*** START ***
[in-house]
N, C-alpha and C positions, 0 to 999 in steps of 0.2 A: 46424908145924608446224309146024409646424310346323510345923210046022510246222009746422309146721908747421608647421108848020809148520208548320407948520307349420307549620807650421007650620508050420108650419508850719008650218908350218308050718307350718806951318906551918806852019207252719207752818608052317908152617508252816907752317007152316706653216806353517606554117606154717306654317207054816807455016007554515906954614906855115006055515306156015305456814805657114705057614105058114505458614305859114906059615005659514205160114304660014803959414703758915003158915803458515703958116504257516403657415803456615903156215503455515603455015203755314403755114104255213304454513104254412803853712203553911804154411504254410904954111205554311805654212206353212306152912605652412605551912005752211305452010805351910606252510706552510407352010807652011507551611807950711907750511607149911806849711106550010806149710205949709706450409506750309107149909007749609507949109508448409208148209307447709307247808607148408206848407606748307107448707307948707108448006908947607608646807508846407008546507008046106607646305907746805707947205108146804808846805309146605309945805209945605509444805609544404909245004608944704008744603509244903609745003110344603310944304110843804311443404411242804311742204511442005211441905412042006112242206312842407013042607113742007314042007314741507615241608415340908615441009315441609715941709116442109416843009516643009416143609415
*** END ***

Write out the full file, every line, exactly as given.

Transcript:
[in-house]
N, C-alpha and C positions, 0 to 999 in steps of 0.2 A: 46424908145924608446224309146024409646424310346323510345923210046022510246222009746422309146721908747421608647421108848020809148520208548320407948520307349420307549620807650421007650620508050420108650419508850719008650218908350218308050718307350718806951318906551918806852019207252719207752818608052317908152617508252816907752317007152316706653216806353517606554117606154717306654317207054816807455016007554515906954614906855115006055515306156015305456814805657114705057614105058114505458614305859114906059615005659514205160114304660014803959414703758915003158915803458515703958116504257516403657415803456615903156215503455515603455015203755314403755114104255213304454513104254412803853712203553911804154411504254410904954111205554311805654212206353212306152912605652412605551912005752211305452010805351910606252510706552510407352010807652011507551611807950711907750511607149911806849711106550010806149710205949709706450409506750309107149909007749609507949109508448409208148209307447709307247808607148408206848407606748307107448707307948707108448006908947607608646807508846407008546507008046106607646305907746805707947205108146804808846805309146605309945805209945605509444805609544404909245004608944704008744603509244903609745003110344603310944304110843804311443404411242804311742204511442005211441905412042006112242206312842407013042607113742007314042007314741507615241608415340908615441009315441609715941709116442109416843009516643009416143609415